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Shops may be forced to give away leftovers

SUPERMARKETS could be forced to donate unsold food to charities under plans to end the “scandal” of hunger proposed yesterday by Labour MP Kerry McCarthy.

Britain produces 400,000 tons of food every year, but just 2 per cent of surplus food is redistributed.

Now Ms McCarthy has tabled a Bill that would require supermarkets and manufacturers to redistribute 30 per cent of unsold produce by 2025.

She told MPs: “If we cut food waste by just a quarter, there would be enough to feed everyone on this planet.

“It is a scandal that we are not doing so.”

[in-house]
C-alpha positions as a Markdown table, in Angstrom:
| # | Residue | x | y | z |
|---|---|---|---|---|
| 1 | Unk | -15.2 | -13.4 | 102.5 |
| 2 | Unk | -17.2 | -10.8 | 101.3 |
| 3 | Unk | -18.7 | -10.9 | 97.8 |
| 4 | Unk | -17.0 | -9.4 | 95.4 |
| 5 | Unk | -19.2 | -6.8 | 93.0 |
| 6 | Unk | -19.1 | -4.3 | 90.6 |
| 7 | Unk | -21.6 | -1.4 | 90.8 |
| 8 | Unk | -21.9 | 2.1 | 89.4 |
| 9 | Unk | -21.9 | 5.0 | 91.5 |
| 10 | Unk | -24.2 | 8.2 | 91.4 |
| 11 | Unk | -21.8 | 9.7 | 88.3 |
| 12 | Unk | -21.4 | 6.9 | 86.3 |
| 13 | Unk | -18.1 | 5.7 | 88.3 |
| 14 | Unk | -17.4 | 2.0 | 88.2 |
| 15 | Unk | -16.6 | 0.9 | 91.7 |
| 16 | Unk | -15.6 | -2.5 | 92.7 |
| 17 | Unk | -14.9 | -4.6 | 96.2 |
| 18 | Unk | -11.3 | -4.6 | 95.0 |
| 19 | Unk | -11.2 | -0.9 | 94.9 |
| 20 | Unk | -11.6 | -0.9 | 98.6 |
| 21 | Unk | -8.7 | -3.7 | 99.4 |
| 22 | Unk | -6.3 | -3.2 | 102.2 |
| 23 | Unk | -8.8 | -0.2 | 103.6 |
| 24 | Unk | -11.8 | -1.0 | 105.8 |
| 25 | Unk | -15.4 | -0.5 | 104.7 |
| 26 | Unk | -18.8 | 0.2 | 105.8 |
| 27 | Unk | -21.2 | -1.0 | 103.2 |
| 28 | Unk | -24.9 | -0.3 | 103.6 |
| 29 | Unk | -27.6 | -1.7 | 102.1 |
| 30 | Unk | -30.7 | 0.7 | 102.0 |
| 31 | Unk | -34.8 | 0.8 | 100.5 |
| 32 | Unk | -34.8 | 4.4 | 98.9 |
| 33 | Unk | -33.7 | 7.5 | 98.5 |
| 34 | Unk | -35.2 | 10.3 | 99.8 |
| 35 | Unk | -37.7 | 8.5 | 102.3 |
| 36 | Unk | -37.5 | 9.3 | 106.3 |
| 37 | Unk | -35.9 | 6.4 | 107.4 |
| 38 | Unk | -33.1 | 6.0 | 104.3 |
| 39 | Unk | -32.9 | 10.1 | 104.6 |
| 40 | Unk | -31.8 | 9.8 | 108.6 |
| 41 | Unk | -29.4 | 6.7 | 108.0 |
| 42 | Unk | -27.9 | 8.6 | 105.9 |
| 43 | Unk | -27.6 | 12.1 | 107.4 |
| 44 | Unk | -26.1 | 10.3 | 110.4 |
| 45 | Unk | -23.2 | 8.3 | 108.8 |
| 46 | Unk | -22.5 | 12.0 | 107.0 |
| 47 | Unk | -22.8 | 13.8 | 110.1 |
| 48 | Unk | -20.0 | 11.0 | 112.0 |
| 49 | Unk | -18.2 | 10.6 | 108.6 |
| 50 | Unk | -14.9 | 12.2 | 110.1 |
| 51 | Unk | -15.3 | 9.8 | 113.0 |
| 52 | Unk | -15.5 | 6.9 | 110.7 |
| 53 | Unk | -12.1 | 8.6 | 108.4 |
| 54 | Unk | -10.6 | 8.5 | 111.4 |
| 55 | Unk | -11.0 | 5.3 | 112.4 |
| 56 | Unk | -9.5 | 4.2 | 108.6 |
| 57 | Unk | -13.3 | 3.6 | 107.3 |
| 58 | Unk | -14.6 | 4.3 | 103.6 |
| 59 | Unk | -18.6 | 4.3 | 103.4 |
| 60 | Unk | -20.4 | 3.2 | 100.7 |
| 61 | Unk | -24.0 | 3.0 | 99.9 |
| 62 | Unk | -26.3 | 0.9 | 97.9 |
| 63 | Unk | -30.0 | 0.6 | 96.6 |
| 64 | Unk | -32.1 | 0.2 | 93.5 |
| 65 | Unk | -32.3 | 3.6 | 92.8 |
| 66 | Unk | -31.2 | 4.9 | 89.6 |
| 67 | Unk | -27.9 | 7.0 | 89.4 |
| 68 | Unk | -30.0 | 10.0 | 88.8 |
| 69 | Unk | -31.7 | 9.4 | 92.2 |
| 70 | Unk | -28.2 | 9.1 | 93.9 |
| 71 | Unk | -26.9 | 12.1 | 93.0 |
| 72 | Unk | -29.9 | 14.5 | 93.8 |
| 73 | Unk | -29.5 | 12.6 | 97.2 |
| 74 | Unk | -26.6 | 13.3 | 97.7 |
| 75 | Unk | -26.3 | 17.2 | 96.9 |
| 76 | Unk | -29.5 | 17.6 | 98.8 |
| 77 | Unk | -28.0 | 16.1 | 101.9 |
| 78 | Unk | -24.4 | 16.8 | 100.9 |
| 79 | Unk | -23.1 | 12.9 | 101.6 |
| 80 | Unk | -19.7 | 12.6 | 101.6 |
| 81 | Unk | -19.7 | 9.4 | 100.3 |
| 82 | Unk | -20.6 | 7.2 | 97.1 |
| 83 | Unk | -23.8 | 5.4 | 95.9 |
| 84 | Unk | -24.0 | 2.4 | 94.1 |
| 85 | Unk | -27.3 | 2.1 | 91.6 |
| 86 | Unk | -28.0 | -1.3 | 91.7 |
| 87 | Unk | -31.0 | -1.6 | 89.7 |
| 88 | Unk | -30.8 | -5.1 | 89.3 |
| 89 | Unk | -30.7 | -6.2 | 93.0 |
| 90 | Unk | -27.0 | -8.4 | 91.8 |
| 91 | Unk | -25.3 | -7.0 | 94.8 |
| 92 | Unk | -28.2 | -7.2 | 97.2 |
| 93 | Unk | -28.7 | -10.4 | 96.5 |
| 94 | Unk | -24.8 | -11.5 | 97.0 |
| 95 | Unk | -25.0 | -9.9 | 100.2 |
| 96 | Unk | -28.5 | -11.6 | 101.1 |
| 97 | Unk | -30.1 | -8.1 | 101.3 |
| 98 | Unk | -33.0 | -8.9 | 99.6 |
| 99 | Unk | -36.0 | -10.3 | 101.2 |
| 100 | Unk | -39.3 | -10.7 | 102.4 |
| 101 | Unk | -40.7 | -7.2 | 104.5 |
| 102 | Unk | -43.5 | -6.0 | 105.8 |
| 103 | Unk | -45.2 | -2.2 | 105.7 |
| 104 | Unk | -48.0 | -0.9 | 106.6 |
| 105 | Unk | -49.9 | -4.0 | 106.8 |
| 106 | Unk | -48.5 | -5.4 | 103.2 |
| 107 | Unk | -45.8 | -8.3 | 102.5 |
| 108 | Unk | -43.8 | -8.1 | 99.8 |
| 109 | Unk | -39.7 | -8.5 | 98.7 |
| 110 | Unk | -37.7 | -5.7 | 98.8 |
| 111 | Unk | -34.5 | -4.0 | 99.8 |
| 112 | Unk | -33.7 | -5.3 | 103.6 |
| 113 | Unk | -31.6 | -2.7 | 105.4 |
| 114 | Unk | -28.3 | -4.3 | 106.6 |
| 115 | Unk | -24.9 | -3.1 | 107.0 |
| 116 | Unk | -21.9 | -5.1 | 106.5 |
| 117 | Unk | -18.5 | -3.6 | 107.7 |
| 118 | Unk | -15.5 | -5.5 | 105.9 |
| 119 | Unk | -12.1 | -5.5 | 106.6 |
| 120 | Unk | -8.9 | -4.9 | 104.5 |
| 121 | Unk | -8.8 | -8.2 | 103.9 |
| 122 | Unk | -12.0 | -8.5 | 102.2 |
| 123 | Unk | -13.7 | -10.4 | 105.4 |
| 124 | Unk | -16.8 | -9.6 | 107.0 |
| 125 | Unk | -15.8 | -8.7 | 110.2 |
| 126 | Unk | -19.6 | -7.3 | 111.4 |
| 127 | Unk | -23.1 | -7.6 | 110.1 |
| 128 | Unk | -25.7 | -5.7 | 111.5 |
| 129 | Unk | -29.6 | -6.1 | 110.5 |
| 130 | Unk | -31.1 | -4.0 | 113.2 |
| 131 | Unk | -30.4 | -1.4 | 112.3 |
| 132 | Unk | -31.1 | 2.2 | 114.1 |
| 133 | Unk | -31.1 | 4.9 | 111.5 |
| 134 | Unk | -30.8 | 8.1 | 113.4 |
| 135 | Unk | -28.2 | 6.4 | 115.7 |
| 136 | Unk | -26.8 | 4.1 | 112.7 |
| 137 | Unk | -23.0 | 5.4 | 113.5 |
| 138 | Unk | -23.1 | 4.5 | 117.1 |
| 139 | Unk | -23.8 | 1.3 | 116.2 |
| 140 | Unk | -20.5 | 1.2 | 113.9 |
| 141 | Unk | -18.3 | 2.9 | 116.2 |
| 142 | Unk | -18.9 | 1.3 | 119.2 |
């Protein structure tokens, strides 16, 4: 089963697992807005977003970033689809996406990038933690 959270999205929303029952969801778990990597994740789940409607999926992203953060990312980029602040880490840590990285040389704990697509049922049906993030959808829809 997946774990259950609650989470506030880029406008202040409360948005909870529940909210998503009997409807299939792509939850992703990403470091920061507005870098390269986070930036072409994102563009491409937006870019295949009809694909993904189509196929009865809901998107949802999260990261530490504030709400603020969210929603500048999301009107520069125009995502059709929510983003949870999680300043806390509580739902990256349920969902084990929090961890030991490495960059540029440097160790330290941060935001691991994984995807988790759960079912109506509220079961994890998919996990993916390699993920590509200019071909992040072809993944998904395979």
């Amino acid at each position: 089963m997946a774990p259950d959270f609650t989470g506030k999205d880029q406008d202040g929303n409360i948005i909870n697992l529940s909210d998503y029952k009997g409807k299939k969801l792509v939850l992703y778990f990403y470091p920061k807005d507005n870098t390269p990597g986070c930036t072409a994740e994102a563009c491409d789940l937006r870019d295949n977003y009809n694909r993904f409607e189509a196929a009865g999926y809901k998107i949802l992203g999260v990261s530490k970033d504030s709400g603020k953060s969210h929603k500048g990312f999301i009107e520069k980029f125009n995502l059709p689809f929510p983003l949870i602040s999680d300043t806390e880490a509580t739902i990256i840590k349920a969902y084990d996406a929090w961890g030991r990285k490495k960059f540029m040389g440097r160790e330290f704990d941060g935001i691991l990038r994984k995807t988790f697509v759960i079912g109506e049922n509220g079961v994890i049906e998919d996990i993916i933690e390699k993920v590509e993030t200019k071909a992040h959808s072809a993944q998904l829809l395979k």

If it becomes law, her legislation would make Britain’s groceries giants sign formal agreement with existing food redistribution organisations.

In a bid to shame bosses into action, the measure would also compel supermarkets to come clean about how much food they waste every year.

“It cannot be right that good, edible food is thrown away — or turned into compost or energy — when people are going to bed hungry, skipping meals or can’t afford to give their children a nutritious evening meal,” Ms McCarthy added.

A second reading has been scheduled for January 29.

Ms McCarthy said she was hopeful that government whips would allow the Bill to progress to the committee stage and that ministers may adopt some, if not all, of her proposals.

Tory Environment Minister Rory Stewart says he favours voluntary targets for supermarkets. So far, only Tesco has committed to publishing food waste figures.

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